Figure 2. The rogue active region (left) and the polar surge it caused in the cycle 24 butterfly diagram (right). The butterfly diagram shows longitude-averaged radial magnetic field on the solar surface, as a function of latitude and time. On the left, the top image shows an observed GONG magnetogram (with the region outlined), while the bottom image shows our simulation.

The findings were striking: a single active region caused the surge. It emerged at rather high latitude, but most notably had a strongly negative dipole moment. As shown in Figure 2, its two main polarity regions were aligned almost directly north-south, in a highly abnormal orientation. The poleward transport of its northernmost part caused the negative surge. With its extreme opposite dipole moment, we might call this a “rogue” active region.

A lasting contribution?

However, a word of caution is due. Although our rogue region had a significant short-term impact on the polar field, we went on to predict that it will have little effect on the all-important end-of-cycle polar field. This is because, although the region emerged with a strong negative dipole moment, it also emerged at high latitude. As shown in Figure 3, our region would make a much greater net contribution to the polar field if it emerged nearer the equator. This is because producing a net polar field in the northern hemisphere requires an equal amount of opposite polarity flux to be lost across the equator. This important point was first noted (we believe) by R. Giovanelli in the 1980s [4]. The negative surge from our high-latitude region will produce only a transient contribution to the polar field, before the other polarity also arrives at the pole and cancels it out.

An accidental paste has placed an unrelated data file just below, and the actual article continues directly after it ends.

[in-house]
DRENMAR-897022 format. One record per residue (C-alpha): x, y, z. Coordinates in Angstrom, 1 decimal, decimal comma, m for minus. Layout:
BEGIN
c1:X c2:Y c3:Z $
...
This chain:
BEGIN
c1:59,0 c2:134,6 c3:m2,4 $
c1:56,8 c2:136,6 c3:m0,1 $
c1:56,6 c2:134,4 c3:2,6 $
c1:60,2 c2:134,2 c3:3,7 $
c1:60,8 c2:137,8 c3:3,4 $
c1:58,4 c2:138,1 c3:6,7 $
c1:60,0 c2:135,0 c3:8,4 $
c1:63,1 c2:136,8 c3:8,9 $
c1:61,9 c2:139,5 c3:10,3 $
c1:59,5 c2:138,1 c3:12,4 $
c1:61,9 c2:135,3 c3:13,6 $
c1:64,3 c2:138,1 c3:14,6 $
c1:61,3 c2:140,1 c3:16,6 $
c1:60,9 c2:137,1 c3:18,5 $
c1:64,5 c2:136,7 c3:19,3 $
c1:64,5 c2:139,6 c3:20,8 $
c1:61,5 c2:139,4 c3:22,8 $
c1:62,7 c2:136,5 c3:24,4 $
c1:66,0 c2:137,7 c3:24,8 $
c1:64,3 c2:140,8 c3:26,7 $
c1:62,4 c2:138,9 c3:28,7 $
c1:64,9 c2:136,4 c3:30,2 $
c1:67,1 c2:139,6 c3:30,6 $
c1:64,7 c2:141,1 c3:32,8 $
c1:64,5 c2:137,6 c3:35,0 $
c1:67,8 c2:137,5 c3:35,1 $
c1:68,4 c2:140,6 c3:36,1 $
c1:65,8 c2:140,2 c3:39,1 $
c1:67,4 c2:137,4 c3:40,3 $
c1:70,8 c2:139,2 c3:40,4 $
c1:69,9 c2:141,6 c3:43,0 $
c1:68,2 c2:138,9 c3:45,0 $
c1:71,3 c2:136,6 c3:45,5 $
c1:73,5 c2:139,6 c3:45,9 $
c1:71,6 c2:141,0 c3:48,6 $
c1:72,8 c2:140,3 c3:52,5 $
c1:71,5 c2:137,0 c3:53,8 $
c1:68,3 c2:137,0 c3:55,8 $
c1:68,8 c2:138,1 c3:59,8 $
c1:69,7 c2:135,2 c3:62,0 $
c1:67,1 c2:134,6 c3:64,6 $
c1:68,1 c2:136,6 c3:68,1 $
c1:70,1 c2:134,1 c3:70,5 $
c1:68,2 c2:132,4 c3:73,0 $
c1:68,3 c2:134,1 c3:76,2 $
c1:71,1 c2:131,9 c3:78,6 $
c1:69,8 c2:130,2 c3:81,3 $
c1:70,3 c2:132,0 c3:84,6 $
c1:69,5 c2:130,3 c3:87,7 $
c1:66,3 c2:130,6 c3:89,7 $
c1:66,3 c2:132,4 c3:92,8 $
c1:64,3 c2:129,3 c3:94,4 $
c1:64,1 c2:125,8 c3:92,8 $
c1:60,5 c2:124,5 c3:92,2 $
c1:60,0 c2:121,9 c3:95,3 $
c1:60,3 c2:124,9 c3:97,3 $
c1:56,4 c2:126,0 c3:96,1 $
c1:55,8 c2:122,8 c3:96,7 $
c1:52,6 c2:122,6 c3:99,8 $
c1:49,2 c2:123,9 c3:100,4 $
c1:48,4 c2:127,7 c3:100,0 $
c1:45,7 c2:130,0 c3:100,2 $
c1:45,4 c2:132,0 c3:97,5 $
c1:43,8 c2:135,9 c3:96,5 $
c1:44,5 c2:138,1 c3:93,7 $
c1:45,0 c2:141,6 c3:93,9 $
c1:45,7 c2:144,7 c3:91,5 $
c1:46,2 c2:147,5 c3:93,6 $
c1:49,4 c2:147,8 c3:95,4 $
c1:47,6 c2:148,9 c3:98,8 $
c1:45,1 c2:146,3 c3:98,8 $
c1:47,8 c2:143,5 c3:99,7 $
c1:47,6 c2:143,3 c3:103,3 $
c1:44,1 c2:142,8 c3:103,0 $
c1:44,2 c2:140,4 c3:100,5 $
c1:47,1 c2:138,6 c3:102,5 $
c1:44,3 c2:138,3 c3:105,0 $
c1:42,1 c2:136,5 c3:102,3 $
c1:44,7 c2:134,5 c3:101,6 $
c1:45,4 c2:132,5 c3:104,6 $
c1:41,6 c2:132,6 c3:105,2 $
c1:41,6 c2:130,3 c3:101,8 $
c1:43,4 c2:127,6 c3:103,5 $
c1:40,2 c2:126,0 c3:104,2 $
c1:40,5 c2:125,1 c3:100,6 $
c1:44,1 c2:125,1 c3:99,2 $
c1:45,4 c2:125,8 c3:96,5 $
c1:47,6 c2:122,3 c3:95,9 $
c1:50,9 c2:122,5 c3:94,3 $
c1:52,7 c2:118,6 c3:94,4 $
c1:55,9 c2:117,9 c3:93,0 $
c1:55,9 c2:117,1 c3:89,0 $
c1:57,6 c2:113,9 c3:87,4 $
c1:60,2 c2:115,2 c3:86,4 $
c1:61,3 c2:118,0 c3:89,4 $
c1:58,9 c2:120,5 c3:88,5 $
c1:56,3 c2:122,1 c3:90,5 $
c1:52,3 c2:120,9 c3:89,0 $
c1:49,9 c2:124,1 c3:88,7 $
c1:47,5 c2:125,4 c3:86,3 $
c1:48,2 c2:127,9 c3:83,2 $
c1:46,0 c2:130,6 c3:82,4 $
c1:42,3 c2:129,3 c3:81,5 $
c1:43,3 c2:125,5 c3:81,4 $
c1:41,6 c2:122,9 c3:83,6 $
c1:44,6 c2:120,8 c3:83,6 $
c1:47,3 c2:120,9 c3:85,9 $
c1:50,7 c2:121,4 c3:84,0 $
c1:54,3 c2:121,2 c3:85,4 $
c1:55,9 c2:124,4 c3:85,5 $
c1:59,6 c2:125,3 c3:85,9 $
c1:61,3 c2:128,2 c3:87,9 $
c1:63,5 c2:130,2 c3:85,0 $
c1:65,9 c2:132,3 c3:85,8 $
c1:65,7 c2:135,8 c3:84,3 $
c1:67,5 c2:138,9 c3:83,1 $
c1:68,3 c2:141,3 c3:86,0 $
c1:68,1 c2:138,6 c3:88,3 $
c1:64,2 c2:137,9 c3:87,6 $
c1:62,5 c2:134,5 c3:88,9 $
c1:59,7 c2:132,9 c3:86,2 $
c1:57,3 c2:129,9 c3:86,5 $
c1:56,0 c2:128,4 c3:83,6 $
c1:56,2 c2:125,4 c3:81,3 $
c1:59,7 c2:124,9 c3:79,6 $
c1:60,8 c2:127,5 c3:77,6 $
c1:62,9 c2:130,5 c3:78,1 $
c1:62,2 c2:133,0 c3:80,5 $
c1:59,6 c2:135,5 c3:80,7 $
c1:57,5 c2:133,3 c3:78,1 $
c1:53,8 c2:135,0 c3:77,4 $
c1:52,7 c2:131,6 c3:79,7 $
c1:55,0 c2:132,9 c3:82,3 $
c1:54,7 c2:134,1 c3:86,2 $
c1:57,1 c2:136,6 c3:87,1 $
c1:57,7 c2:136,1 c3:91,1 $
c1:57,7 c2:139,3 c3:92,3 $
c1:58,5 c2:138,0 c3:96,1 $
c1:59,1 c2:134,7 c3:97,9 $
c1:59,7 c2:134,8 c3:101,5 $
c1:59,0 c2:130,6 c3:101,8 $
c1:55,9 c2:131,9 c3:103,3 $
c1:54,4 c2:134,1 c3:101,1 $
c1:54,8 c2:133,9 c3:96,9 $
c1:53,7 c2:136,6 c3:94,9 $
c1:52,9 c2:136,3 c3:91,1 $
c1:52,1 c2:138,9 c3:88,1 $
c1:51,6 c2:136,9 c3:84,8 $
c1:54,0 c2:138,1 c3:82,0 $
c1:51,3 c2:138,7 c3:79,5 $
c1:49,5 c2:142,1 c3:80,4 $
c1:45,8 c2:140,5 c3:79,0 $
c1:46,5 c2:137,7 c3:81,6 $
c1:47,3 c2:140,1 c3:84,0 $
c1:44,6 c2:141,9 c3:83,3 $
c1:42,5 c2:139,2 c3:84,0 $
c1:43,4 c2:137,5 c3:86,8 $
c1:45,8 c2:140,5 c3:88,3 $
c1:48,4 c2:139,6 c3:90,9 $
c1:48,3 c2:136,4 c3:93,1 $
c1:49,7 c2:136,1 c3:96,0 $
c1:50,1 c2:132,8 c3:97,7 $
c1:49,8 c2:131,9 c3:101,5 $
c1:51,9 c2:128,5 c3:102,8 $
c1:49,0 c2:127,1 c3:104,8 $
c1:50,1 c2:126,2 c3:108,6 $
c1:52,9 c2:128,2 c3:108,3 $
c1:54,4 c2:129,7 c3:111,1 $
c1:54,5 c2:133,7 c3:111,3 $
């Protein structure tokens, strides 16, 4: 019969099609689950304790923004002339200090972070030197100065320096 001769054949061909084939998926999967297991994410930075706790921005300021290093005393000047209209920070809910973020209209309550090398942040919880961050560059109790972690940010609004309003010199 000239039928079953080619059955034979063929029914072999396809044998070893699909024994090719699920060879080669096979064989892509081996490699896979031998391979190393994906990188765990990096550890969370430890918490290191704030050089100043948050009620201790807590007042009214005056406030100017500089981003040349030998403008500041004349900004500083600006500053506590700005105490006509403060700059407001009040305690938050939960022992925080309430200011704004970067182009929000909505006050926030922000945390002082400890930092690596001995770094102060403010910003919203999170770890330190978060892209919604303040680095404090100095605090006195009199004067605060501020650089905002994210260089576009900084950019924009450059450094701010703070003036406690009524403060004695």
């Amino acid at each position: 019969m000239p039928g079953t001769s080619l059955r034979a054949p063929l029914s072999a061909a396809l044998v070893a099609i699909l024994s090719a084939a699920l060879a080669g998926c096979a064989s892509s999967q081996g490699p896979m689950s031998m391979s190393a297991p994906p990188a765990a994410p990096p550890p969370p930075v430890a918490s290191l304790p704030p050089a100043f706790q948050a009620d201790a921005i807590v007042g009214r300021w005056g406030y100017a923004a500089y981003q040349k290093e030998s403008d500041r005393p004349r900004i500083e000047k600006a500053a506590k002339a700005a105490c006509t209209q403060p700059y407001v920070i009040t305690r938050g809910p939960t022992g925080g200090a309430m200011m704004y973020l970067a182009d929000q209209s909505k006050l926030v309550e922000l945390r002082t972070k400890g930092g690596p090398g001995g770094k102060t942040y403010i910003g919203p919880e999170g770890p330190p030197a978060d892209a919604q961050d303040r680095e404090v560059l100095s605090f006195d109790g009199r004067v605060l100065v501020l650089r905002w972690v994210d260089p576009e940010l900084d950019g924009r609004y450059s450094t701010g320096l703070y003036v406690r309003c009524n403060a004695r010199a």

Figure 3. Three simulations, showing how our rogue region would have a very different effect on the butterfly diagram if it were moved from its actual latitude (top) to nearer the equator (bottom). Were it near the equator, it would produce a much greater net contribution to the polar field.

What this does suggest, however, is that rogue regions emerging nearer to the equator could very well have a significant influence on the polar field at the following cycle minimum. And indeed, this very theory has been put forward in a recent letter by Jiang et al. [5]. They suggest that a (small) number of low-latitude active regions with the “wrong” orientation were responsible for the very low polar field at the end of cycle 23, compared to cycles 21 and 22.

In summary, the evidence is pointing to a limit for how early we can make cycle predictions. We may simply have to wait for most of the active regions to emerge in a given cycle, before we can be sure that no more rogue regions will emerge and change the outcome. It is rather reminiscent of the perils of long-range weather forecasting; perhaps the butterfly diagram and the butterfly effect have more in common than you might think.

Acknowledgement

We acknowledge the Leverhulme Trust for funding the ‘Probing the Sun: inside and out’ project upon which this research is based.

References


Category: